CSS Borders For Beginners


CSS Borders For Beginners

Similar to padding, borders can be inside or outside your HTML element. The biggest difference between the two is that you can see borders, while you can't see padding.

Borders have three properties: border-style, border-width and border-color, all of which are fairly self-explanatory.

Like most visual changes to elements in CSS, borders are styled in a top-right-bottom-left (TRBL) direction.

More often than not, the borders of your element will be the same. If so, you can use the short-hand syntax:

If you need, you can always add an additional style afterwards to change some of the borders.

Notice it says border-bottom-width. You can also use styles like border-top-width, border-left-width or border-right-width. The same can be said for the styles (border-[side]-style) or colour (border-[side]-colour).

Border Style

If you are styling borders, this is the only required style. Borders default to black in colour and 1px in size, but without a style they won't show up.

There are 10 different styles you can choose from:

  1. dotted
  2. dashed
  3. solid
  4. double
  5. groove
  6. ridge
  7. inset
  8. outset
  9. none
  10. hidden

By default, elements have a border of none.

dashed and dotted borders are supported across all browsers, but they don't always look the same.

Borders look different in different browsers

All browsers have their own unique way of displaying borders. The dotted borders are pretty much the same across the board, except for Safari where apparently a "dot" means a "square". dashed borders, on the other hand, vary greatly across browsers, except for Chrome and Opera (which makes sense, since they both run on a webkit engine). The length of the lines and the spaces between are also very inconsistent.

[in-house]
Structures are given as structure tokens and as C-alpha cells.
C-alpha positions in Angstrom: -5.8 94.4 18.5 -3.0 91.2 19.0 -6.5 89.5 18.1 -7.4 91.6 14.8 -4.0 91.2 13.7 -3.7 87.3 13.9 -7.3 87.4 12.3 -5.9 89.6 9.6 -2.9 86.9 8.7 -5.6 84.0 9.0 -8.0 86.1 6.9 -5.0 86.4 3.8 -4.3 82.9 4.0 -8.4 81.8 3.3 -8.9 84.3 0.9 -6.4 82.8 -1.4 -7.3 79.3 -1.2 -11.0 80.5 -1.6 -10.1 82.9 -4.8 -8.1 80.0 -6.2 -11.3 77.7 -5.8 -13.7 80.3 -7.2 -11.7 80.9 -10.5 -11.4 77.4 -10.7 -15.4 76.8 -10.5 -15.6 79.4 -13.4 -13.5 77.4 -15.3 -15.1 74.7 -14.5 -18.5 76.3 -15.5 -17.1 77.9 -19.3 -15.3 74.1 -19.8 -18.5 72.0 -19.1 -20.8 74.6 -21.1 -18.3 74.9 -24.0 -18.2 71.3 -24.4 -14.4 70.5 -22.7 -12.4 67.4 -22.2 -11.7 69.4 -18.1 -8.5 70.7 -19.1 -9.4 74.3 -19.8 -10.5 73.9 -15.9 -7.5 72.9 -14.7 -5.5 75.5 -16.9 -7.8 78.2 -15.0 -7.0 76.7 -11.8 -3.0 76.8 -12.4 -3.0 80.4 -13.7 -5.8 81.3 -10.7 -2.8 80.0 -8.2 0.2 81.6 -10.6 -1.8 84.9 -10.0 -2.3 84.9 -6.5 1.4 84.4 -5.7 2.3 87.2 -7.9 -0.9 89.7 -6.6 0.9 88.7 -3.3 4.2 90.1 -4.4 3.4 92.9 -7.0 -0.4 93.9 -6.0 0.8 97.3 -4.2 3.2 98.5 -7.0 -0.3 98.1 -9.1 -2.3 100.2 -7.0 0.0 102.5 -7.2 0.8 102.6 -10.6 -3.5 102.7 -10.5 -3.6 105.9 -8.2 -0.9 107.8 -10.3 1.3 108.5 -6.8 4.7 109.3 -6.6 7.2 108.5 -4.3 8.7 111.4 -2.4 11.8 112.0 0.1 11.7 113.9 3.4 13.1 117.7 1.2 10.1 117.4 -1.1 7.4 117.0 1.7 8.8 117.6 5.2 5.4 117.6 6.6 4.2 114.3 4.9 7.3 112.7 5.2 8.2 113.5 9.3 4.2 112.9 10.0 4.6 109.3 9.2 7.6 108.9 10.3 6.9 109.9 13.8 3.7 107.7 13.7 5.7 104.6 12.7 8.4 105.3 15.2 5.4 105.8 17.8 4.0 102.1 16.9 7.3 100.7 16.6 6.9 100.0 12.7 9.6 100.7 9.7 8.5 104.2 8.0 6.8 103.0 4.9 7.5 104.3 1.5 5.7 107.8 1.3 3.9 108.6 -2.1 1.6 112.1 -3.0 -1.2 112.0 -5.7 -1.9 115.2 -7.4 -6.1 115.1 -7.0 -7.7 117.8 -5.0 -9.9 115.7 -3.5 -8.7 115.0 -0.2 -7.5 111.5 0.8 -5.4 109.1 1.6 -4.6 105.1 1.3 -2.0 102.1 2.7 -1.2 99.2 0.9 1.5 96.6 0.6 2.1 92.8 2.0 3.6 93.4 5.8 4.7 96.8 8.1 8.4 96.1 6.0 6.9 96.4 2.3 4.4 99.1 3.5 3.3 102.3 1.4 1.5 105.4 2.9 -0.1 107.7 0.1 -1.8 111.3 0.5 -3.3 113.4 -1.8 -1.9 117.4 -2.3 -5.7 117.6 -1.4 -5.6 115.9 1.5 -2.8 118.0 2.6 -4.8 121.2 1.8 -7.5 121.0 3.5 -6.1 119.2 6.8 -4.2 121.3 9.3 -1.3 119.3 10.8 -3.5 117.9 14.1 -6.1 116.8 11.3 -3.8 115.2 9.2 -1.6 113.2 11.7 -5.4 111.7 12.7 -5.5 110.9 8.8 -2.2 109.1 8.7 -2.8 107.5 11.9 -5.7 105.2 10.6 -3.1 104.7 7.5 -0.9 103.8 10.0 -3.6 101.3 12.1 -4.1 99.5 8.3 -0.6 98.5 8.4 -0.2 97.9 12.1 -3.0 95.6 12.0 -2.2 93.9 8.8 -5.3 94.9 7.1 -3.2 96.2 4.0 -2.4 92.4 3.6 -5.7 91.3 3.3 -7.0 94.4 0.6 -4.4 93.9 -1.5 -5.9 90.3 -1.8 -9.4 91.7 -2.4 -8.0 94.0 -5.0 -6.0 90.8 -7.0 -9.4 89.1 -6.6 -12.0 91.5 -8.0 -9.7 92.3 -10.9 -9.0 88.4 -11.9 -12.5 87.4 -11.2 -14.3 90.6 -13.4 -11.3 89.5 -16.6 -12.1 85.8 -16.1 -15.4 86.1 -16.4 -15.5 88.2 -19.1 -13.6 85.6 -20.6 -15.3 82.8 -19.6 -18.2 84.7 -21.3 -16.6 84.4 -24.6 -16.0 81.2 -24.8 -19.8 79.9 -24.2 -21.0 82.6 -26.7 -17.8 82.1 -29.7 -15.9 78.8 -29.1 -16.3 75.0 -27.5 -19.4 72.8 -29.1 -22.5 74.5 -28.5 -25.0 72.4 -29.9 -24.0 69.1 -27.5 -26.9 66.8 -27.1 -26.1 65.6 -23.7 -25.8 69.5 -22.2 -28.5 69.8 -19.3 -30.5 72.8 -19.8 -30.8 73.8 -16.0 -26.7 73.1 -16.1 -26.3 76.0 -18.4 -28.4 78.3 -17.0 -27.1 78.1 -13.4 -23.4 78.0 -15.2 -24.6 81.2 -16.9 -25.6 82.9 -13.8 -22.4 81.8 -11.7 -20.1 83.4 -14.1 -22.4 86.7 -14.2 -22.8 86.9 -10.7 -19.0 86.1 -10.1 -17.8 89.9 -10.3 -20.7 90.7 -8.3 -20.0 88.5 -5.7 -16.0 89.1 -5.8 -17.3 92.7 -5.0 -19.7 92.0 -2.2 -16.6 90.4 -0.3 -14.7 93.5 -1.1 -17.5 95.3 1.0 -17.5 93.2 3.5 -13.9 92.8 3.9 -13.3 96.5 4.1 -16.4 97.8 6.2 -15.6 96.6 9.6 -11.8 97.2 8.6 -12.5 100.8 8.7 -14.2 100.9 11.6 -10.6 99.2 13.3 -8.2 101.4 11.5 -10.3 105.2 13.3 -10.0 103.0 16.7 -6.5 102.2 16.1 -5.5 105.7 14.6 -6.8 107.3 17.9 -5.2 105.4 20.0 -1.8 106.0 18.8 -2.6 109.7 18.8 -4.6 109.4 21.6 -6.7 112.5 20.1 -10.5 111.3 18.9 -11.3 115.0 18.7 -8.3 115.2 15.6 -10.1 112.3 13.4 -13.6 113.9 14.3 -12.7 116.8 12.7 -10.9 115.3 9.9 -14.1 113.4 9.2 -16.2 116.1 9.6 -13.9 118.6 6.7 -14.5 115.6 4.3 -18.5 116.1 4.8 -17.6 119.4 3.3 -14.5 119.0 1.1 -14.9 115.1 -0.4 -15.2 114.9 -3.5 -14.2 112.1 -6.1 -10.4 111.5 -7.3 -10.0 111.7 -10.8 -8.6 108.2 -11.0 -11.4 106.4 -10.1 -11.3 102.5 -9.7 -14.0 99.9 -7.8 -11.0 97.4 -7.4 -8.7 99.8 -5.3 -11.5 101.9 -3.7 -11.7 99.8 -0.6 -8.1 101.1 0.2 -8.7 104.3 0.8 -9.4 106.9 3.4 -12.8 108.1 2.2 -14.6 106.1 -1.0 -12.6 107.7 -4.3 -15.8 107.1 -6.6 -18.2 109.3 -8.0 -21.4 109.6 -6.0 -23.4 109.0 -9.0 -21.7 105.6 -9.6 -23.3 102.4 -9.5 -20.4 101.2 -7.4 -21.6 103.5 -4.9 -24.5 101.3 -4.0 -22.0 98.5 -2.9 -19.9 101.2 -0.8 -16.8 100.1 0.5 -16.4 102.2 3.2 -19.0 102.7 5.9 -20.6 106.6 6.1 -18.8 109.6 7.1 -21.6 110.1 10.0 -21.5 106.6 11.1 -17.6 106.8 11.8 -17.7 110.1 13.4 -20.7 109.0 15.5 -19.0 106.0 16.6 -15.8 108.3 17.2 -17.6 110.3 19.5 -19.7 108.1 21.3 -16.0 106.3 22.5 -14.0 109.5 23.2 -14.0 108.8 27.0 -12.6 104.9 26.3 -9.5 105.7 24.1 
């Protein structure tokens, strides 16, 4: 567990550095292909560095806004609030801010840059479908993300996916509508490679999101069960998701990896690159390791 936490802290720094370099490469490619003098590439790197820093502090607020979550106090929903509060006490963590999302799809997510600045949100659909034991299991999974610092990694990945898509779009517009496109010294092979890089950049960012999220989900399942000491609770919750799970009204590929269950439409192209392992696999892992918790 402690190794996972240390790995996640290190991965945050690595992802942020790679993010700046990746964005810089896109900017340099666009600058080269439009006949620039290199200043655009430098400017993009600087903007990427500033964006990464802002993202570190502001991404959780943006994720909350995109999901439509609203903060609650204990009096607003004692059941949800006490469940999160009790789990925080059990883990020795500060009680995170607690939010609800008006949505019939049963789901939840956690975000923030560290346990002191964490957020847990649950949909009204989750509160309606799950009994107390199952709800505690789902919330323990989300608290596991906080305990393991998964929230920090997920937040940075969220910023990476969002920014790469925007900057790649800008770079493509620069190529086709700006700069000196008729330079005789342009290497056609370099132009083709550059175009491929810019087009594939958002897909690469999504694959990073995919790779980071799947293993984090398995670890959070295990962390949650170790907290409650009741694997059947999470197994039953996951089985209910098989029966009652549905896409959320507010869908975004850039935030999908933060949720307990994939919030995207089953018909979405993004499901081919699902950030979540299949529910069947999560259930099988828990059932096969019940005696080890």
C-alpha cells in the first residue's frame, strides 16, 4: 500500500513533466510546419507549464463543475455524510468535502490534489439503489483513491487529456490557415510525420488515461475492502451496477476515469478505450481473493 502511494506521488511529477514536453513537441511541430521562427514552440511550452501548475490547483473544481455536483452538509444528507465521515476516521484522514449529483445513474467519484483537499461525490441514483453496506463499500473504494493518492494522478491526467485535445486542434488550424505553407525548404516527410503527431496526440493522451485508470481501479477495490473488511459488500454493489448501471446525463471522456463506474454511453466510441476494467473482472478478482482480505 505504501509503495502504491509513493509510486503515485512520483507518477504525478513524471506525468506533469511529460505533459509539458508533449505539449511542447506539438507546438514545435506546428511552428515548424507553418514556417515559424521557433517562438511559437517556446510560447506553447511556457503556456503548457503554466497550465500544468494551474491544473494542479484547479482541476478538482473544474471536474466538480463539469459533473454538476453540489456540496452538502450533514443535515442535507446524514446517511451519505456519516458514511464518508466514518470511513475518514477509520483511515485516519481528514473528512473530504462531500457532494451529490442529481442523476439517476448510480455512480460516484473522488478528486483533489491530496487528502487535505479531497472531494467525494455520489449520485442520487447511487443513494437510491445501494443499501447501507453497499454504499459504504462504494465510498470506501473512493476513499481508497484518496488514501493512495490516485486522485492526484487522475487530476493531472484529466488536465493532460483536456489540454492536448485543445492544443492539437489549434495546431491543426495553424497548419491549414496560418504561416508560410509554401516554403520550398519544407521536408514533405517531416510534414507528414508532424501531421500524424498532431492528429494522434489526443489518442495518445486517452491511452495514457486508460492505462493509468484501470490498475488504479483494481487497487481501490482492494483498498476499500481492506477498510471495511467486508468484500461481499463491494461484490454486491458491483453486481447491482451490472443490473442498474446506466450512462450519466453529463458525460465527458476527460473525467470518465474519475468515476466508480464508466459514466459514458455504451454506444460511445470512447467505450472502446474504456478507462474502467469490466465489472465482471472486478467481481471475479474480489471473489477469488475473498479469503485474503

double borders are also inconsistent across browsers, although not nearly as bad.

Double Borders look different in Safari and Edge

Chrome, Firefox and Opera all show the same thing, but Safari and Edge don't. Edge has some blur between the double lines while Safari just kinda did its own thing.

Double Borders look different in Safari and Edge

When it comes to groove, ridge, inset and outset border styles, you'll also notice that if you use a colour that can't get any darker (eg: black), they appear solid. You'll want to use a lighter colour or a off-black colour to have the desired effect:

The final two styles, none and hidden just hide the border. The biggest difference is that none removes the border all together, but hidden just hides it. It's like not having a bag of money versus hiding a bag of money. You can't see either one but one of them still exists.

For the most part, you will probably be using none or solid.

Border Width

border-width is fairly self explanatory: it's the width of the border. This can be in pixels (px), points (pt), em, rem, vh, vw, etc. The only exception is that borders can't be percentages. They even have some keywords you can use as well, such as "thin", "medium" and "thick".

Border Colour

border-color is also fairly self explanatory: it's the colour of the border. This can be done with hex values, names, rgba, hsla or any other way. You can use rgba or hsla if you want a partly transparent border.

Like the other border styles, you can change each side to be a different colour too.

Putting it all together

If you wanted to recreate the image at the top of the article, you could do something like this:

If you want to curl the corners of your elements, you'll want to use border-radius, or if you want to put the borders inside the element instead of outside, you'll want to use box-sizing.

Do you have any questions about CSS borders? Let me know in the comments!

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